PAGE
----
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2.0 out of 5 starsSome good tips, but mainly unrealistic advice
Reviewed in the United Kingdom on 11 February 2013
I was really interested in what this book had to offer as I am always looking for more efficient ways of working. From very early on in the book when the author thanked god for their success I began to worry about the content of the book. Then, in one of the early chapters the author explained how to reduce work load, largely by delegating to members of staff lower down in the organisation. This is fine if you are in a large organisation, but not easy in an organisation of just 4 people or as a sole trader. I felt this was not really getting off to a good start as it didn't fit with my own experience.
A lot of the adviose which followed was good, but didn't really include anything I hadn't tried before. The setion whcih focused on the use of MS Outlook was great, as I have previously used Outlook at lot, but hae realised that it doesn't work on Outlook for Mac, which I am currently using - so sadly once again, the advice was not relevant.
So, I am sorry to say I couldn't really take much from this book. Maybe this is because I have been in search of time saving tips for many years already and so this book just covers old ground for me.
If you use MS Office and have no idea of how to manage you time try this book, if not, then you probably know most of this already.
As an avid reader of Time Management books, and an all-time Brian Tracy fan[atic] ;) I bought this book actually as a recommendation from Brian, as one of his subscribers to his YouTube Channel. I own 80% of all his books so I guess I'm just spoiled with his way of explaining matters.
I just wasn't that impressed with this book in particular.
One of the few points that seemed to be the best, "choicest morsels", are found on pages 43 and 146, which all of us can appreciate...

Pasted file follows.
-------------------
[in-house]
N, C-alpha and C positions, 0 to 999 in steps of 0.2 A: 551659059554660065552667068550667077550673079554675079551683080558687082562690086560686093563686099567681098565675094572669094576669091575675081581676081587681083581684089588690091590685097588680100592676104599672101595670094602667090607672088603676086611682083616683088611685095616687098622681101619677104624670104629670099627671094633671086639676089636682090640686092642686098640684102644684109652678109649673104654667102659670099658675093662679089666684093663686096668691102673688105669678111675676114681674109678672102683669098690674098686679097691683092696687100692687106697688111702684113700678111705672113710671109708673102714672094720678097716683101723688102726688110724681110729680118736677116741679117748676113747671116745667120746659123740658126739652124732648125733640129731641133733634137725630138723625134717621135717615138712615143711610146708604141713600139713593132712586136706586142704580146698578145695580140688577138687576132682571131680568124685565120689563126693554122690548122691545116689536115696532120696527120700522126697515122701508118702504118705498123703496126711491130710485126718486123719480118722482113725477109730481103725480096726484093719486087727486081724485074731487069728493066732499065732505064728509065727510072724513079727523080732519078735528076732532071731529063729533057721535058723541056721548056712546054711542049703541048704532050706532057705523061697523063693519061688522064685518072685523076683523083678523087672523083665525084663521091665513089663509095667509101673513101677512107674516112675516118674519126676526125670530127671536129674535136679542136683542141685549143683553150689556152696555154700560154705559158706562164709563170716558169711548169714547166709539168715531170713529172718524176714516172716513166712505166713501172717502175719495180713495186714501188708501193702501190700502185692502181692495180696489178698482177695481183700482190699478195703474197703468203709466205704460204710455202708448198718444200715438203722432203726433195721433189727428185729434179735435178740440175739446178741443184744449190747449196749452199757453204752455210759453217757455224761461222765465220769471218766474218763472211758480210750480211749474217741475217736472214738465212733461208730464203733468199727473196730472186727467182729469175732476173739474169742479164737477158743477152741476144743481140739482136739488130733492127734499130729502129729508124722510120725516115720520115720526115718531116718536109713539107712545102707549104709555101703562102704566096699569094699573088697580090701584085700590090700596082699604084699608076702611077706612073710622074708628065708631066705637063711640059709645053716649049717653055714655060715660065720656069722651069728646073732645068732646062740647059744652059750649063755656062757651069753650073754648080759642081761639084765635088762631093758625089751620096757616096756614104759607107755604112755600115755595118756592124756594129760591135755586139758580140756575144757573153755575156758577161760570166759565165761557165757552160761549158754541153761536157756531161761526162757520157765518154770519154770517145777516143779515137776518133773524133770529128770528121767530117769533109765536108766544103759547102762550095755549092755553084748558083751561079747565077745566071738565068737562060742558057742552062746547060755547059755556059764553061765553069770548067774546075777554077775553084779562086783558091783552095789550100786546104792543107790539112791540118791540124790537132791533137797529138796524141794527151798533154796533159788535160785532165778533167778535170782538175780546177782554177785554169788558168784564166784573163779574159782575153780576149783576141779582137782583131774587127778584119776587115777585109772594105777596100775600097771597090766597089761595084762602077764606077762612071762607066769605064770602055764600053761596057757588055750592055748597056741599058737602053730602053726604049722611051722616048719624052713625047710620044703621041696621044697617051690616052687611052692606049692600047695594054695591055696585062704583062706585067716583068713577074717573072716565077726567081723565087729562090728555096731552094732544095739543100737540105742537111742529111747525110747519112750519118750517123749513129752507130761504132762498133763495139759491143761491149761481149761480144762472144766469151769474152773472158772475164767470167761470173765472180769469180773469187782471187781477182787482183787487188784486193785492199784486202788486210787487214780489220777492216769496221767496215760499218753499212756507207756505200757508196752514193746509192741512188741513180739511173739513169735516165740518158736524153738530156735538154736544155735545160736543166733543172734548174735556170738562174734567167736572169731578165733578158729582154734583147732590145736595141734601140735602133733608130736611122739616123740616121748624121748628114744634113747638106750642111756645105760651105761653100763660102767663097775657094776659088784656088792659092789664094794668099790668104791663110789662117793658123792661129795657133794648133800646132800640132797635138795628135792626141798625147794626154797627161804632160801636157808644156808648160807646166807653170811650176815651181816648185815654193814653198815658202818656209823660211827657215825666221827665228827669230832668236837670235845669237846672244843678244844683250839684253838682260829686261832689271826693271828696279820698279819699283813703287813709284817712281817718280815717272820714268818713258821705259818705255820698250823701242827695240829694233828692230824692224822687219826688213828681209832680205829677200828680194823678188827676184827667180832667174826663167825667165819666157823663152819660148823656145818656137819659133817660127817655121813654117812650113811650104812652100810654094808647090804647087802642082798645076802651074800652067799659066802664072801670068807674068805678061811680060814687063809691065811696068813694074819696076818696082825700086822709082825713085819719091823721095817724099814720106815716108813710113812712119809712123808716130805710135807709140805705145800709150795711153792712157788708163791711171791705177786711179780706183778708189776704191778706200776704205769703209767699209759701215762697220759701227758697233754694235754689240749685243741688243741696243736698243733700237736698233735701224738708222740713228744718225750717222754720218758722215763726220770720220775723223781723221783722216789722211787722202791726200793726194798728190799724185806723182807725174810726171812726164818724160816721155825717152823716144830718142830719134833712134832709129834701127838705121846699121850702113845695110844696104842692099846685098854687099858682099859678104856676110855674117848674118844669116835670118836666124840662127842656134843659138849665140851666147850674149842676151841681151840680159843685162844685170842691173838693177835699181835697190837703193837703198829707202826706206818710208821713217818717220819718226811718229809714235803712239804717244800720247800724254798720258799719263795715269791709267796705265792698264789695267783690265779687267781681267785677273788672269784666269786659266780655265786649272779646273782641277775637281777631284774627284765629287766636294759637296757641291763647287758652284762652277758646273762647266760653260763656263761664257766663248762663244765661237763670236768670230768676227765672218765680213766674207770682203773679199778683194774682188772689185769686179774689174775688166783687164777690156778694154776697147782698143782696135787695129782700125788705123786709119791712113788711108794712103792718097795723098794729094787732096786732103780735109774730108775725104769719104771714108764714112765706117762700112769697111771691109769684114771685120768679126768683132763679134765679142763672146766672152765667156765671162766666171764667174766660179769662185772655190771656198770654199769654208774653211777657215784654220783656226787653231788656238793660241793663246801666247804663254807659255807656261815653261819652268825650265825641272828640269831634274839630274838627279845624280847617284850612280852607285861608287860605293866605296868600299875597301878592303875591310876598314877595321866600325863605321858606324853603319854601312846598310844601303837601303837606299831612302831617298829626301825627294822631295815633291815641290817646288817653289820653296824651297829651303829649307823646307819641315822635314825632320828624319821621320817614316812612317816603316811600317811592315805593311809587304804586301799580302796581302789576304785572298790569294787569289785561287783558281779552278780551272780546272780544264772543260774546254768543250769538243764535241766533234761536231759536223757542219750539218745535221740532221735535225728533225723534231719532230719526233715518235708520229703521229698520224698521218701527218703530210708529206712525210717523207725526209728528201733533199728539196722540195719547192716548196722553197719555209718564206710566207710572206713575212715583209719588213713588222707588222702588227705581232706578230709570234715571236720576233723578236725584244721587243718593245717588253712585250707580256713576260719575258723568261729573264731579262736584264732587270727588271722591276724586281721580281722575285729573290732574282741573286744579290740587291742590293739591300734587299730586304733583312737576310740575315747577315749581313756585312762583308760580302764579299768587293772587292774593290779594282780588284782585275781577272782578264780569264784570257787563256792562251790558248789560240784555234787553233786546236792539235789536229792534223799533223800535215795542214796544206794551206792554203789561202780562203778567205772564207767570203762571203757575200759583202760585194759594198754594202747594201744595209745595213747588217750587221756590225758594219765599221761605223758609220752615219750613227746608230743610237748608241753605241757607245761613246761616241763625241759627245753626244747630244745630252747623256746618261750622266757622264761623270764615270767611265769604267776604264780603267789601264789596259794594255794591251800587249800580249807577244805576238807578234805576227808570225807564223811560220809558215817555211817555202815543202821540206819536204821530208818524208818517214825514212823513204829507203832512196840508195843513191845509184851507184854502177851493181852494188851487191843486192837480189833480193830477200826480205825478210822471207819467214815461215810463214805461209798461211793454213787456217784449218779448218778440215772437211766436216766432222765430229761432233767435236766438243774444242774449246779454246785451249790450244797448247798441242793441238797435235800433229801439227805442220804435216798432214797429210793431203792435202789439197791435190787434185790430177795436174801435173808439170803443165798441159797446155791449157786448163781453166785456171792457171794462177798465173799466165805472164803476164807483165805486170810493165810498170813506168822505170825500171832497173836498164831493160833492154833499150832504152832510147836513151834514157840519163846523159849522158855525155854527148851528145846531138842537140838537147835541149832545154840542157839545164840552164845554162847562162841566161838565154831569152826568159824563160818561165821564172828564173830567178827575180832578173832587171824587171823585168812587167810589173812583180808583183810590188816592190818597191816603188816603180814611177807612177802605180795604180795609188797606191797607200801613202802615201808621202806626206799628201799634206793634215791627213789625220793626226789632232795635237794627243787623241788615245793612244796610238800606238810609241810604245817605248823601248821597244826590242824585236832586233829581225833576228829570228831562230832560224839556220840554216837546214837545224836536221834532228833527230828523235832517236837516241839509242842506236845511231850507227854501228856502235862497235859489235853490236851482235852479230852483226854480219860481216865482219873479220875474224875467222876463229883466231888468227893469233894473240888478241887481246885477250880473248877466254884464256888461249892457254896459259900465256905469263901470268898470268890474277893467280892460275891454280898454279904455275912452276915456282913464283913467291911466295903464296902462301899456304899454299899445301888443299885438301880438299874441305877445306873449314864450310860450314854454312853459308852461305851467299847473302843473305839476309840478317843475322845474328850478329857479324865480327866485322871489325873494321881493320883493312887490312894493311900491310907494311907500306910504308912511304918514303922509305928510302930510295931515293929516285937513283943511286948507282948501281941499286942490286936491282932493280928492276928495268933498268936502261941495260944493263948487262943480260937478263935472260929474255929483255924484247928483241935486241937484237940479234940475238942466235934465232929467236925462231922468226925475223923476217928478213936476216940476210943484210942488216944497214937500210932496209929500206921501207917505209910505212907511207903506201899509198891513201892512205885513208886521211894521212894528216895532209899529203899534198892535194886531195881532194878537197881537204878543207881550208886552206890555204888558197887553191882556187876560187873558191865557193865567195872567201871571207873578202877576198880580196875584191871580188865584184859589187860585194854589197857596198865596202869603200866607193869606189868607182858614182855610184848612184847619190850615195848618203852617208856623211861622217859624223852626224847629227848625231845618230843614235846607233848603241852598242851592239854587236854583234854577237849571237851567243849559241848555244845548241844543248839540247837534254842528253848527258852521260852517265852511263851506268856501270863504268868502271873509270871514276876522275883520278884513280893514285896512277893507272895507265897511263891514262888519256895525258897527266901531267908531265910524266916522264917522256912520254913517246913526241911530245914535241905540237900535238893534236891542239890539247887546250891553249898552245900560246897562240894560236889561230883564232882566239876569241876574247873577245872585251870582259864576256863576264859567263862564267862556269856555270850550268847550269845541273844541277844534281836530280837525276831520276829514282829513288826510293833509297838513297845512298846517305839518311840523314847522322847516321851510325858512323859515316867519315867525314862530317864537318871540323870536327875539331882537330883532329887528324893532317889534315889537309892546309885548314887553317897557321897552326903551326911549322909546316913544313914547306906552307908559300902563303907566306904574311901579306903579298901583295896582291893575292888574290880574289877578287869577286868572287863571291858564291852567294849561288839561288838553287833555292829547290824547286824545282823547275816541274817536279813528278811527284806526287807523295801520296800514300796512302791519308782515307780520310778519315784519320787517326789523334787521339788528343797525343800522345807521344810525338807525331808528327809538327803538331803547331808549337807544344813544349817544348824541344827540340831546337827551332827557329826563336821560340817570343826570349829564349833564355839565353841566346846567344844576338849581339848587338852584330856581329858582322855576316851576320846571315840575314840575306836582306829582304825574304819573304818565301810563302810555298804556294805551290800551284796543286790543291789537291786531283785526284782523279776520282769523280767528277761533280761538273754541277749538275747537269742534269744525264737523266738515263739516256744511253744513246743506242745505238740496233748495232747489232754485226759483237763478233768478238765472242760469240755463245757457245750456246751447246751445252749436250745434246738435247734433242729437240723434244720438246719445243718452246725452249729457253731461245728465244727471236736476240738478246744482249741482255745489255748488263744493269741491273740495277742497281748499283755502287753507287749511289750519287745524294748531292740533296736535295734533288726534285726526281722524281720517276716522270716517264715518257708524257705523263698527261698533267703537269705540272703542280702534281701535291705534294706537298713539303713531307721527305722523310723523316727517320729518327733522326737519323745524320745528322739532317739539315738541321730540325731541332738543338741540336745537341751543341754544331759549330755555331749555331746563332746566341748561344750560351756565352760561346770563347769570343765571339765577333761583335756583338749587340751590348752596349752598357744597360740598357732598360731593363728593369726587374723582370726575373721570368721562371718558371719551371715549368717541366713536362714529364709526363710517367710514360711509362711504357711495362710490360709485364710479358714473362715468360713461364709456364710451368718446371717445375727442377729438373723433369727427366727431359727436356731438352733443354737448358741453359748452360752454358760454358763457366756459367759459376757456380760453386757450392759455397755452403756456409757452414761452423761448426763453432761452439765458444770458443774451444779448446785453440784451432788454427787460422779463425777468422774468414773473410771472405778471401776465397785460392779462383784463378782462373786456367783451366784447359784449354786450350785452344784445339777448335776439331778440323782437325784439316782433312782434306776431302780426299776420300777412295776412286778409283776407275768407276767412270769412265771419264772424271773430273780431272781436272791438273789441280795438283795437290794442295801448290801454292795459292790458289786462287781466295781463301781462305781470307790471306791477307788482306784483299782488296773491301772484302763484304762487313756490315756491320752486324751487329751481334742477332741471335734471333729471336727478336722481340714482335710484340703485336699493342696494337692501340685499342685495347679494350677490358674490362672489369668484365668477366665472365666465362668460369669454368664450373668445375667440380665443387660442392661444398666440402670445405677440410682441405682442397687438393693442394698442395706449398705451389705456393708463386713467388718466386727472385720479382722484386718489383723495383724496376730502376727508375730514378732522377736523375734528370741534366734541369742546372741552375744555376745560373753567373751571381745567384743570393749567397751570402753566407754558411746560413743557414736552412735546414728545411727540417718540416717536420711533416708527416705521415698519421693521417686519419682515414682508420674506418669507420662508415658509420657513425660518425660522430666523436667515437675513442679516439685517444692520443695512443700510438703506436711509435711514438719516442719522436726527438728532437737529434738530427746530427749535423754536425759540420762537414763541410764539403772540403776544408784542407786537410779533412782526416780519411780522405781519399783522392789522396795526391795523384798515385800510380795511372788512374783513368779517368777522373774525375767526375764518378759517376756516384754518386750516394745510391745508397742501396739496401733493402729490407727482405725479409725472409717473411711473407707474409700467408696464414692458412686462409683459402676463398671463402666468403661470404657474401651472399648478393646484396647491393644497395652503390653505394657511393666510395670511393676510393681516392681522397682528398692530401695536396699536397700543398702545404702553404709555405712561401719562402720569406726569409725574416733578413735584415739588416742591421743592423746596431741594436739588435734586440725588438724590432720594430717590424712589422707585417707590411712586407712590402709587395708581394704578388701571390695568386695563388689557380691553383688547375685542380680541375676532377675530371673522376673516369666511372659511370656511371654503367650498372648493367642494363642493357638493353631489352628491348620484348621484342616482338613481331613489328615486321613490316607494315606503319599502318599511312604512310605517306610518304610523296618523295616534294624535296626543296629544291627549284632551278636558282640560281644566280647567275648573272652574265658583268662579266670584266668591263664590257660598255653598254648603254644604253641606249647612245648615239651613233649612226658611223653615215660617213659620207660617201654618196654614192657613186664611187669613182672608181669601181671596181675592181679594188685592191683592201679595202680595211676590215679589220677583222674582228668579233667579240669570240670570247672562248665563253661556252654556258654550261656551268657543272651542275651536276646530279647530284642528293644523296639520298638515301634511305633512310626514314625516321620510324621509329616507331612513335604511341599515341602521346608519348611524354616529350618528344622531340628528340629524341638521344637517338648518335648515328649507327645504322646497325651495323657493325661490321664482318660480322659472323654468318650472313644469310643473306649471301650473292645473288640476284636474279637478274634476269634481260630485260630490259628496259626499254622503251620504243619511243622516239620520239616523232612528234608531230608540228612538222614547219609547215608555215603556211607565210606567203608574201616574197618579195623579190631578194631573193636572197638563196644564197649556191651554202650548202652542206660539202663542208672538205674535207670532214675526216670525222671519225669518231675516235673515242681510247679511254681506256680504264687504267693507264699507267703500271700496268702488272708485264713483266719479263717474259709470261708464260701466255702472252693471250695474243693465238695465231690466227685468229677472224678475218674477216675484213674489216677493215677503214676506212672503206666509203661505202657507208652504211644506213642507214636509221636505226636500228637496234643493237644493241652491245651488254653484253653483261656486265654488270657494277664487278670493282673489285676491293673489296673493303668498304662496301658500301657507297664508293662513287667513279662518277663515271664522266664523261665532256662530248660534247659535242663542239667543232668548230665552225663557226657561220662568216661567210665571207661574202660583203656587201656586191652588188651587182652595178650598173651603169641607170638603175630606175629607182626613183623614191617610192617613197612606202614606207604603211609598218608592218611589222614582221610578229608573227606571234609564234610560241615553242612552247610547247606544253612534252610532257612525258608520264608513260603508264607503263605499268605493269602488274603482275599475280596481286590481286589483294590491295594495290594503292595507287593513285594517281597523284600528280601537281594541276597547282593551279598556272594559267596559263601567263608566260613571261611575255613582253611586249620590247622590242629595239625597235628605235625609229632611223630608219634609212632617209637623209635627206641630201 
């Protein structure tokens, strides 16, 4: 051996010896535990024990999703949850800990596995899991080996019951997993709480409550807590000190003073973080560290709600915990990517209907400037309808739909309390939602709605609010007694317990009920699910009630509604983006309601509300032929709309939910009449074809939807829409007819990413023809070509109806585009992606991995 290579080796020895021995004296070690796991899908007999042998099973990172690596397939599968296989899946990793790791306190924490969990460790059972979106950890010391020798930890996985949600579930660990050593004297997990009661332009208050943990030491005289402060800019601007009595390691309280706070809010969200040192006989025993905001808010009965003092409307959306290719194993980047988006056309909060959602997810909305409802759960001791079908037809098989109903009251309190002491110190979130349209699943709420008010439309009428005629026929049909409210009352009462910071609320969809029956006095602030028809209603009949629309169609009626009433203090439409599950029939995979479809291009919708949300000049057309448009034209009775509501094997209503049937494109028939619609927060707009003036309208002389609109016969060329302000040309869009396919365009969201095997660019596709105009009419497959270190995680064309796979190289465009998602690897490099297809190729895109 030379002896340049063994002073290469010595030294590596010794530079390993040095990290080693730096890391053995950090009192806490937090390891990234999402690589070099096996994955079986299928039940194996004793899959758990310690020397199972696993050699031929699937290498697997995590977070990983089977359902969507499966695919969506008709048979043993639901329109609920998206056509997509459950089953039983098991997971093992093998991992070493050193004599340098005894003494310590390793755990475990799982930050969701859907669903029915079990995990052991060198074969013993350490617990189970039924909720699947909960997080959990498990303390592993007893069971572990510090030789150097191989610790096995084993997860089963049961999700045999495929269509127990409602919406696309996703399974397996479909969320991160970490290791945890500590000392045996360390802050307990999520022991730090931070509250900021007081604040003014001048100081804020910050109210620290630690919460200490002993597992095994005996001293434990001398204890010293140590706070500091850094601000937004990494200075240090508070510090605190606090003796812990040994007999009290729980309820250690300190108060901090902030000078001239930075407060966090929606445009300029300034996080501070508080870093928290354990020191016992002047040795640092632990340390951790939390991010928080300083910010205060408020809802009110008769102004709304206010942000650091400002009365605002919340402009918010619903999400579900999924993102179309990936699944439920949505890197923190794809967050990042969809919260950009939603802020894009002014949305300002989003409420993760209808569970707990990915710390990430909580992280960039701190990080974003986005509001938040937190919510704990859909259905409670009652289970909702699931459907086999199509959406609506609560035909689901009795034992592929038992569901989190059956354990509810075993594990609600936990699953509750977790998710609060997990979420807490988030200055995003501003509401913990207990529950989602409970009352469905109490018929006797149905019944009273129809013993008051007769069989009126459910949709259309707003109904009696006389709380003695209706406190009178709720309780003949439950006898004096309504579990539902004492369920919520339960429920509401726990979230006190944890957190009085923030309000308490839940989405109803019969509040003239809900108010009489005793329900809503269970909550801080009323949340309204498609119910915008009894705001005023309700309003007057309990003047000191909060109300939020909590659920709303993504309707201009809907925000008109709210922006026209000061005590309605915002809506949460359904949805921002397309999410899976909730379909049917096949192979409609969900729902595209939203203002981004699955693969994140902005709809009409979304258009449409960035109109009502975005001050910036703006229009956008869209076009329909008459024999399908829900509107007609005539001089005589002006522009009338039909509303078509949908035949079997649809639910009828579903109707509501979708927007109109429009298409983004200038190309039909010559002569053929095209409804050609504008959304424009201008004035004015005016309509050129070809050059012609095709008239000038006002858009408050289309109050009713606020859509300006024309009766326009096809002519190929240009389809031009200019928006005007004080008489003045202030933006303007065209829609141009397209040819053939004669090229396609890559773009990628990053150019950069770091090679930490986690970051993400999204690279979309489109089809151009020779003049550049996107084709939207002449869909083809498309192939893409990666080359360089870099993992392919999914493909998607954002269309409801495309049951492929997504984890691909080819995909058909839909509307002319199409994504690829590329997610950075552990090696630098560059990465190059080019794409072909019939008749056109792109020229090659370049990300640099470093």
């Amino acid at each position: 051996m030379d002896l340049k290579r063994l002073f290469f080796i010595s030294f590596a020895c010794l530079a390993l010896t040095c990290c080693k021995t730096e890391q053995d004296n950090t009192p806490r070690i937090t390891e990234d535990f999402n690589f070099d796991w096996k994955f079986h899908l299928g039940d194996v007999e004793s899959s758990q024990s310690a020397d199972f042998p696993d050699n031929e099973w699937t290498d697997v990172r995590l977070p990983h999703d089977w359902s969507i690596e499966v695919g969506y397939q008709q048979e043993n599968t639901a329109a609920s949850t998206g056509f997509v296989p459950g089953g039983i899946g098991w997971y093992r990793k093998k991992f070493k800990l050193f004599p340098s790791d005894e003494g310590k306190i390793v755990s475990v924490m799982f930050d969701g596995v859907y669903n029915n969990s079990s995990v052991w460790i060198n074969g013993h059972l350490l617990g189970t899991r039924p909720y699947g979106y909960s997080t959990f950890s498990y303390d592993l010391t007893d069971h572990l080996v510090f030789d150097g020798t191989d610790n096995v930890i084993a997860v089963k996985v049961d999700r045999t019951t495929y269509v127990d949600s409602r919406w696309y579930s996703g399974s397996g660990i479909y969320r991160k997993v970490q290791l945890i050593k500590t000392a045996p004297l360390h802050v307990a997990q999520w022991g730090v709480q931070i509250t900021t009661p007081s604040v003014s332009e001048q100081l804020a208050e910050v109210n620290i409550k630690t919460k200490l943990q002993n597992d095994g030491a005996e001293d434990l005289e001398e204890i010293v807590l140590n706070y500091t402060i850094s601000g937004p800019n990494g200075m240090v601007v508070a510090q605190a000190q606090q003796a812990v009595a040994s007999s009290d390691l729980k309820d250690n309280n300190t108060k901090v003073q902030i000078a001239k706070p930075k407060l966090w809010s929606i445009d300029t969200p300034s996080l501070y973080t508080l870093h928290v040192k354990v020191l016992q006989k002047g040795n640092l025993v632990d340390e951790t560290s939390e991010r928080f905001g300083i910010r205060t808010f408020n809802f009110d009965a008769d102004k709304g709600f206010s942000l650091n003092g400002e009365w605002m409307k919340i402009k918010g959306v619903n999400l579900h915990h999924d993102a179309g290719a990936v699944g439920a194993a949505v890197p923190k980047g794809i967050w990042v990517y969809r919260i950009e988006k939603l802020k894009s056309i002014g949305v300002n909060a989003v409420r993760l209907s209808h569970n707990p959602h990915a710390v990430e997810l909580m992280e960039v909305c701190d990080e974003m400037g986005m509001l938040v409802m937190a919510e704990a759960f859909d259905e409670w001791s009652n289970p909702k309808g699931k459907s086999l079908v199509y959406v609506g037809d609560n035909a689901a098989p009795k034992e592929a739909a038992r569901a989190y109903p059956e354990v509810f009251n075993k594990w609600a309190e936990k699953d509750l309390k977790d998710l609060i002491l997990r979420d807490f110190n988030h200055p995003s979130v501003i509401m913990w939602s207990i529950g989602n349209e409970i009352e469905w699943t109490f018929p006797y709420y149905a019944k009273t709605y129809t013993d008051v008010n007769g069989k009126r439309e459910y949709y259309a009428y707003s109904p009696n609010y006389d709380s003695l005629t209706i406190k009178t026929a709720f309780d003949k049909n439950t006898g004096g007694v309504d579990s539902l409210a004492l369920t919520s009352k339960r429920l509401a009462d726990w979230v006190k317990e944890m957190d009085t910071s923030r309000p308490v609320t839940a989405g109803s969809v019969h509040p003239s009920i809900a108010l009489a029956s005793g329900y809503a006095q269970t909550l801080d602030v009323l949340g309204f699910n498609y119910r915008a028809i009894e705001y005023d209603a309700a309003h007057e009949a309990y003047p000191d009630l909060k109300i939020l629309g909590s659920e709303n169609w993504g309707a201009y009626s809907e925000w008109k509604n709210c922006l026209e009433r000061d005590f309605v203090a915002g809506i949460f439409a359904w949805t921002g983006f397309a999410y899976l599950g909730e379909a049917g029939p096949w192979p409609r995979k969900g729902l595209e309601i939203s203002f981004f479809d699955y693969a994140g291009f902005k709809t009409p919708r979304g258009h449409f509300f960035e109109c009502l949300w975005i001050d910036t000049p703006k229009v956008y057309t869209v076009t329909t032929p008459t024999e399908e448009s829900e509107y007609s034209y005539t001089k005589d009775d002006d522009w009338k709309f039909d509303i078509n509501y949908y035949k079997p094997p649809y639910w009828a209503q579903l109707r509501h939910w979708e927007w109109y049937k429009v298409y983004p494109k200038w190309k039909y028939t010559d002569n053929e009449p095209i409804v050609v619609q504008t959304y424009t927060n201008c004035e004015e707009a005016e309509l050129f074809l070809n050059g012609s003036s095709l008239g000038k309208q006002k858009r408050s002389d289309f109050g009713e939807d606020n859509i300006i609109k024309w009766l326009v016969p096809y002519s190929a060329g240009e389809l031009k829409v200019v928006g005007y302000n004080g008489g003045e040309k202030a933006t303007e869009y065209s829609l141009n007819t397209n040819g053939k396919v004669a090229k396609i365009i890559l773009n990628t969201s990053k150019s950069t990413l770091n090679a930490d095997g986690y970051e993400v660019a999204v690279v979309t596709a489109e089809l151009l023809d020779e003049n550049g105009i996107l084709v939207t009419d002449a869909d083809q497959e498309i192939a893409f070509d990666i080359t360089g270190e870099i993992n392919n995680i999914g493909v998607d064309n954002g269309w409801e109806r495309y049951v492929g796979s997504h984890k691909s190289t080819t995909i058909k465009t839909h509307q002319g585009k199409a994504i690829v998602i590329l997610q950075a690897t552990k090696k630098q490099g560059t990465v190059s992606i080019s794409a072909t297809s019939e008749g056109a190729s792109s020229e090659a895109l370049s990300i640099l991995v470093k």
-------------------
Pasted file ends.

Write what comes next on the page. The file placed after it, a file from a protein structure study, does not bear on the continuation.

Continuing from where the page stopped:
Page 43 reads, "Establish daily routines for common work tasks, such as checking e-mail or organizing your day. This allows you to make fewer decisions, reducing your energy expenditure."
..Page 146, "When you have no choice to overwork yourself, try to do so in short bursts separated by longer periods of normal work - or rest... Otherwise your productivity will diminish sharply."
The forward is excellent and the story behind the book is compelling, but what didn't impress me is the fact that it's too conceptual in nature and doesn't deliver much in the way of a thinking process, behind the actual practice of time management.
The one factor that would have impressed me most, is if the book held to the (1) theme and (2) promise of linking back to 'increased results and saving 90 minuted per day.'
These two points were found maybe a few times over the course of 166 pages.
Maybe I just need to go back and re-read the book one more time, drawing out some of the more finer points I may have missed.
"Time Power" by Brian Tracy and "The 7 Habits of Highly Effective People" is more of my cup of tea, and highly recommended for any who have made it this far, reading my long winded review of Laura Stack's explanation of time management and productivity.
not very helpful in my opinion, but then perhaps it was because I just didn't have the time to really read it carefully..Ironic, really... too much to do to read a book about what to do when there is too much to do.